In vitro fertilization, also known as IVF, is a process where a woman’s eggs are removed from her ovaries and combined with her partner’s or donated sperm in a lab to create an embryo. The embryo is then transferred to the woman’s uterus. Women using IVF are asked to use a drug called Gonadotropin, which stimulates the production of a woman’s eggs. This drug may have side effects which include headaches, mood swings, swellings, and rashes. IVF costs upwards of $12,000.
ICSI is a supplementary procedure to IVF treatment, designed to assist male fertilization. In ICSI, a single sperm is drawn from the male’s testicle via a microscopic needle. The sperm is injected into a single egg to create an embryo, which is then transferred to the woman’s uterus. This procedure adds about $1,500 to the IVF procedure for a total cost of approximately $13,500.
With similar IVF technology, a woman can use an egg or embryo donated from another woman. Women using another person’s egg or embryo need to take medication to prepare the uterus for conception. While some women fear they will experience a feeling of detachment having a child not genetically related to them, it still gives them the opportunity to carry and give birth to the baby. A fresh donor egg IVF cycle can cost approximately $20,000 to $30,000, while using a frozen embryo from a bank generally ranges from $5,000 to $9,000.
IUI involves the use of a catheter that transfers sperm (from a donor or the intended parent) into a woman’s uterus. This procedure may involve the use of fertility drugs like Gonadotropin and clomiphene (a drug to treat infertility by inducing ovulation), and may result in Ovarian Hyperstimulation Syndrome, or OHSS. Though IUI is among the cheaper alternatives to pregnancy, it has a markedly low success rate of about 4-5% without fertility drugs.
Sometimes the main cause of infertility is biological, and can be solved through surgery. One operation, called a laparoscopy, uses a fiber optic camera to view a woman’s abdomen and make small incisions to diagnose any hidden defects such as scar tissue, endometriosis, fibroid tumors, and other issues with the reproductive system. A laparotomy is a similar procedure, although the incisions are much larger and are made to gain access to the abdominal cavity. These incisions will help a doctor determine any hidden problems within the reproductive area. Other surgical procedures may open up blocked fallopian tubes or treat specific conditions (such as polycystic ovarian syndrome). This can cost anywhere between $2,000 to $10,000.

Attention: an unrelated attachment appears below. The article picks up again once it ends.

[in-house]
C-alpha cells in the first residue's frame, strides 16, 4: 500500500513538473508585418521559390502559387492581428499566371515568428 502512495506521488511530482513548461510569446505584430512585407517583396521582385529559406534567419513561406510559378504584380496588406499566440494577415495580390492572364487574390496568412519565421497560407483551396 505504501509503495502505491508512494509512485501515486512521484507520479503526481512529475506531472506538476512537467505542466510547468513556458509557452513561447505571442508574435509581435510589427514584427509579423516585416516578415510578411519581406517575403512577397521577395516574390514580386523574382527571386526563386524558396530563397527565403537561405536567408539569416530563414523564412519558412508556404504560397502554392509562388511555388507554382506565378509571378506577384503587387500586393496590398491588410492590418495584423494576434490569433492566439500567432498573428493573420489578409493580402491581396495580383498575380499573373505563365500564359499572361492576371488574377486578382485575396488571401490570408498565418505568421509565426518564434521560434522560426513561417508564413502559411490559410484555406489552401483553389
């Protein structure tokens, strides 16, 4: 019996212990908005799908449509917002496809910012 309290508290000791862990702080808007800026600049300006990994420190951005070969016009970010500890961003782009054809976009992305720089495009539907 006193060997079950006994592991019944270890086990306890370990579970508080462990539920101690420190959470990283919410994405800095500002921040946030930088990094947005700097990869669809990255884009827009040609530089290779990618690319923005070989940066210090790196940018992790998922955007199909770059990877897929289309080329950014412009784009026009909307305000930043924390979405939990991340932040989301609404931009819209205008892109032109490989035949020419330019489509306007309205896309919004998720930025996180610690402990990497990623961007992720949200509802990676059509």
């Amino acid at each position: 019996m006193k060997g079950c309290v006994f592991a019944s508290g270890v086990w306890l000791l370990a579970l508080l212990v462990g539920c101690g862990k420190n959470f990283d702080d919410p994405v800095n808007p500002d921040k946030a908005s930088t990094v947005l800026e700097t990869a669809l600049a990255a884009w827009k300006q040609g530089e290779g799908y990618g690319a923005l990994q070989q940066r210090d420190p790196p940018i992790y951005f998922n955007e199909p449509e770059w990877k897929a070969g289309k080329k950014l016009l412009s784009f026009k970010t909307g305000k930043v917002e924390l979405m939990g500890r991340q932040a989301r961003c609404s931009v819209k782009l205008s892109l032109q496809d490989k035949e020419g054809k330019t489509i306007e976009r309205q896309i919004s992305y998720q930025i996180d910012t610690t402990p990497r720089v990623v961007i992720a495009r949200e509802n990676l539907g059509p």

With growing public acceptance and rapidly developing technology, surrogacy is quickly becoming the go-to alternative for creating a family. In gestational surrogacy, the intended parents contract with a gestational carrier, or a surrogate, to carry the baby. The embryo is created from one or both of the intended parents, or from donated sperm or eggs. Keep in mind, surrogacy requires a significant financial commitment, and requires a great deal of trust in the surrogate to carry the baby to term. Make sure you do your research and consult with ConceiveAbilities when considering surrogacy.
As modern family advocates, we believe surrogacy is an ideal form of alternative reproduction. Not only does surrogacy allow for previously infertile parents to have their own genetically related offspring, but it also has a proven track record and far higher success rates compared to egg freezing, adoption, and other pregnancy alternatives. Above all, surrogacy creates unique bonds between the surrogate and the parents that can last a lifetime.
To find out how surrogacy can help you, check out our page on the official ConceiveAbilities website.
To learn more about the pros and cons of surrogacy from a parent's perspective, be sure to read this blog post.
To apply for a surrogacy match, click on this registration link.